Please use this identifier to cite or link to this item: https://scholarbank.nus.edu.sg/handle/10635/228528
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dc.title“PLEASE LET YOUR CHILDREN HAVE THEIR CHILDHOOD!”: PARENTING BEHAVIOURS AND THEIR IMPACTS ON THE SOCIALISATION AND SUBJECTIVE WELL-BEING OF YOUTHS IN SINGAPORE
dc.contributor.authorDIVASHINI D/O VINAYAGARAN
dc.date.accessioned2022-07-14T06:08:01Z
dc.date.available2022-07-14T06:08:01Z
dc.date.issued2022-04-10
dc.identifier.citationDIVASHINI D/O VINAYAGARAN (2022-04-10). “PLEASE LET YOUR CHILDREN HAVE THEIR CHILDHOOD!”: PARENTING BEHAVIOURS AND THEIR IMPACTS ON THE SOCIALISATION AND SUBJECTIVE WELL-BEING OF YOUTHS IN SINGAPORE. ScholarBank@NUS Repository.
dc.identifier.urihttps://scholarbank.nus.edu.sg/handle/10635/228528
dc.description.abstractBronfenbrenner (1999) conceptualises human development to be a phenomenon that is rooted in a complex system consisting of numerous social agents. However, in Singapore, while children’s academic excellence is greatly valued, children’s non-academic development and socialisation have not received enough attention from the parents. As parents are the most influential social agents to cultivate children’s various aspects of well-being and development, this qualitative study draws on Bronfenbrenner’s (1999) theory to examine how parent-child interactions (PCIs) within individual households shape children’s socialisation experiences and subjective well-being throughout their childhood and adolescent years. To do this, I conducted semi-structured interviews with 15 final-year university students in Singapore, prompting them to recall and reflect on their life experiences particularly regarding their relationships with their parents. I also conducted separate semi-structured interviews with the parents (mother-father dyads) of 5 student interviewees, which allow comparisons between the children’s and parent’s perspectives. Findings show that children’s and their parents’ reports of parenting are largely overlap, although children are more critical of their parents’ influence on their life experiences as compared to their parents perceptions of their own influences. Nonetheless, children interviewees generally acknowledge that their parents have done their best, or what they think was their best in helping them survive the stressful and competitive climate of Singapore, although they do wish for their parents to have been more emotionally available towards them.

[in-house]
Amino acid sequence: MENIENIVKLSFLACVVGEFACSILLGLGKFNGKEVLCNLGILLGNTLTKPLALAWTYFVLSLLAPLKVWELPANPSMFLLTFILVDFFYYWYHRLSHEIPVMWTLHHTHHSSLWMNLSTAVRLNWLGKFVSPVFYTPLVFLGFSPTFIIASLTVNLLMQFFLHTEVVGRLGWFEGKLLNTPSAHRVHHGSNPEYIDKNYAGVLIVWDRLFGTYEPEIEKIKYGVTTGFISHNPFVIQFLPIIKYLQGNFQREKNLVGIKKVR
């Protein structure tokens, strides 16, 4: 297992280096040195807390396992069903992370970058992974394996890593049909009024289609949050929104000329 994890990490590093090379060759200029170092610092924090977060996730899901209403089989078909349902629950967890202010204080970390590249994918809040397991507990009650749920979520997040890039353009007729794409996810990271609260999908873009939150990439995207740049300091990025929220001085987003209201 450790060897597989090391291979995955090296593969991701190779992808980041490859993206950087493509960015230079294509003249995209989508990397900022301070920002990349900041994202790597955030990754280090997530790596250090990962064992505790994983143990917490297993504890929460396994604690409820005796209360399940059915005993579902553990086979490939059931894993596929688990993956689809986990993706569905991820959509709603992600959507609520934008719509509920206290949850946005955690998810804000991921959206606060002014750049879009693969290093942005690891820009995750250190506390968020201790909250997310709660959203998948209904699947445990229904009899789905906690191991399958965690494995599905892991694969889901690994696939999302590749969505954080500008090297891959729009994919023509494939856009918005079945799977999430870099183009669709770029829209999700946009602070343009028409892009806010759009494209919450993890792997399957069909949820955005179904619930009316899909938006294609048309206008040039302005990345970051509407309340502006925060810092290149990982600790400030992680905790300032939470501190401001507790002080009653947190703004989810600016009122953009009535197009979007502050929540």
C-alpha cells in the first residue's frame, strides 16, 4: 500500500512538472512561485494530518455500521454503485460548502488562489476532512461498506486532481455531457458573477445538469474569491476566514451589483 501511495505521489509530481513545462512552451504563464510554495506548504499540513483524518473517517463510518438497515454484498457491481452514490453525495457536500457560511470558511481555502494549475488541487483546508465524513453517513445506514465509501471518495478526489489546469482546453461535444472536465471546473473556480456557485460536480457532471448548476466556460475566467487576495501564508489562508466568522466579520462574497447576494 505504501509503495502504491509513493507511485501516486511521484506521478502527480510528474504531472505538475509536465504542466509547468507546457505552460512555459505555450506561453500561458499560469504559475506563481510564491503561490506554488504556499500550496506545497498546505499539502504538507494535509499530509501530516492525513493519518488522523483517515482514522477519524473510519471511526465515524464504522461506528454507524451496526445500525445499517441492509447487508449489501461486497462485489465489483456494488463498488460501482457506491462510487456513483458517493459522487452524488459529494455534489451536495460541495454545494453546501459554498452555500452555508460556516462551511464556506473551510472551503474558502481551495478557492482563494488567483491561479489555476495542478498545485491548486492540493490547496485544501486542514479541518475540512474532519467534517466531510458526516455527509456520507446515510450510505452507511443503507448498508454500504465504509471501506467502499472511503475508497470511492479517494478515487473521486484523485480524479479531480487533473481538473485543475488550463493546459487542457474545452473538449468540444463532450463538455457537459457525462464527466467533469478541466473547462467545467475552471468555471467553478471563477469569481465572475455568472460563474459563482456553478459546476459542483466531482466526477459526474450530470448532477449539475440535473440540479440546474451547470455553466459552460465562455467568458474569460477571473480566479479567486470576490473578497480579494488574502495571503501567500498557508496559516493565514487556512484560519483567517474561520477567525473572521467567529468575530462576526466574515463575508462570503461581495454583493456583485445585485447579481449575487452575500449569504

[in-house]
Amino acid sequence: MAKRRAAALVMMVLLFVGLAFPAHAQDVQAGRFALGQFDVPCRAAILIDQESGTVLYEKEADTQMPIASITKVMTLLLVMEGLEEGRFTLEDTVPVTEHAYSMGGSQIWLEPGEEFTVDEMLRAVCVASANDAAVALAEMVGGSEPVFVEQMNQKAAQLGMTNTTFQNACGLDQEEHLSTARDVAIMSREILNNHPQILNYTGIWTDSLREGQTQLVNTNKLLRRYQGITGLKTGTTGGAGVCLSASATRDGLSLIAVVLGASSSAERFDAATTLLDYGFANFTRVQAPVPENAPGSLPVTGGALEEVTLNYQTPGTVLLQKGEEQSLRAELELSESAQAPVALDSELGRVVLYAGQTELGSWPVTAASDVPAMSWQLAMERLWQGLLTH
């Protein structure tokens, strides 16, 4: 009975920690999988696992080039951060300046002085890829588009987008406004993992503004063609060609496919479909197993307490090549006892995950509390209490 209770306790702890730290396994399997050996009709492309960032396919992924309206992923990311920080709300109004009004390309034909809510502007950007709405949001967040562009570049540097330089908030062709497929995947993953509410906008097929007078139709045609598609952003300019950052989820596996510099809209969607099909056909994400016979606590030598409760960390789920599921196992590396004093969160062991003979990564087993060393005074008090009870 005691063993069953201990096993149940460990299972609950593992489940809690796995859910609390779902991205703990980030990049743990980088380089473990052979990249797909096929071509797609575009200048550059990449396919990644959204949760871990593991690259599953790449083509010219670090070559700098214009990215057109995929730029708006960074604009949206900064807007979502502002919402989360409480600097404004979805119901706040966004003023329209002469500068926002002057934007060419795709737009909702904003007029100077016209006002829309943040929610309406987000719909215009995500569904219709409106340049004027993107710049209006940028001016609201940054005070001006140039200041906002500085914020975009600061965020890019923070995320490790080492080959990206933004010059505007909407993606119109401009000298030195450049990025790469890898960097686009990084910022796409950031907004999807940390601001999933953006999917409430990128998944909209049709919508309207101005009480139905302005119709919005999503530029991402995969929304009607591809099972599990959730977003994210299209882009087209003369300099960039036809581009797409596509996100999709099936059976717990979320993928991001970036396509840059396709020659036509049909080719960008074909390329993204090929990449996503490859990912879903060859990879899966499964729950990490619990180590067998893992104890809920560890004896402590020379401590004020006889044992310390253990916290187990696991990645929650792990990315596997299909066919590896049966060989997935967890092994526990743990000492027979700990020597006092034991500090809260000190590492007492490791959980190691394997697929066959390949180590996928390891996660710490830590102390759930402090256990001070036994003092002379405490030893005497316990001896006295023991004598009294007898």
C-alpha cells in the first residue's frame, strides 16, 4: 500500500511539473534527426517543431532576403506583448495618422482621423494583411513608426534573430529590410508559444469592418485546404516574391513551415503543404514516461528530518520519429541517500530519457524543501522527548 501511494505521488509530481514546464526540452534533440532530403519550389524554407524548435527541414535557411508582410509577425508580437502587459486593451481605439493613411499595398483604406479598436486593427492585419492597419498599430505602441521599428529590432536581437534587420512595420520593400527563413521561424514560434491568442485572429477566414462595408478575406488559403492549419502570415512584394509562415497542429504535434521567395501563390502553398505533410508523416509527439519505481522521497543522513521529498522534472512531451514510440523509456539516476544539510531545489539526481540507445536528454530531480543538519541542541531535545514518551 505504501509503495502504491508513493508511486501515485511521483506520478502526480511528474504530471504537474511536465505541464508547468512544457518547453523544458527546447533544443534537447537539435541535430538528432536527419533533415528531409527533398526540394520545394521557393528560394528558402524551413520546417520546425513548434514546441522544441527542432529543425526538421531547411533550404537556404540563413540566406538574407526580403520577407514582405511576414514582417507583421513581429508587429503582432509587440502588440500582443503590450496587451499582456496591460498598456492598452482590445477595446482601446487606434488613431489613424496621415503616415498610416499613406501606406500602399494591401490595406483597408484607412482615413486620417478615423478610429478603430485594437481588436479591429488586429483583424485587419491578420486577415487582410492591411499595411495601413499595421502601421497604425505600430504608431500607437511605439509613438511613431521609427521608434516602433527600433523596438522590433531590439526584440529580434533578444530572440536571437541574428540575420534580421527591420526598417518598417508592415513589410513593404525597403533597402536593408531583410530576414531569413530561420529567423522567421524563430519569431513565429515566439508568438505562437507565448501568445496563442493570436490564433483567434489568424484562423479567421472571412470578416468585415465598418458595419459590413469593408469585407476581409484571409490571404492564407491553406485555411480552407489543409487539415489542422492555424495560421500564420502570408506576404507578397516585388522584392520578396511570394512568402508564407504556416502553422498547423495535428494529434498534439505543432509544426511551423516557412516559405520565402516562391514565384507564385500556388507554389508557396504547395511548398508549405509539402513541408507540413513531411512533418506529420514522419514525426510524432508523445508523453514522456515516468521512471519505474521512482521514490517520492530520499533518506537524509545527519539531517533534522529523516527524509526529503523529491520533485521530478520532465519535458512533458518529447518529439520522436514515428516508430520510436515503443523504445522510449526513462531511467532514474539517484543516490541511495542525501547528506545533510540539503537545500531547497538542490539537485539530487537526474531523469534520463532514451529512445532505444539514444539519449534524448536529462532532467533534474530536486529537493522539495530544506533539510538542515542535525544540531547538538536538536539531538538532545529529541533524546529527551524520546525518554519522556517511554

dc.typeThesis
dc.contributor.departmentSOCIOLOGY
dc.contributor.supervisorMU ZHENG
dc.description.degreeBachelor's
dc.description.degreeconferredBachelor of Social Sciences (Honours)
Appears in Collections:Bachelor's Theses

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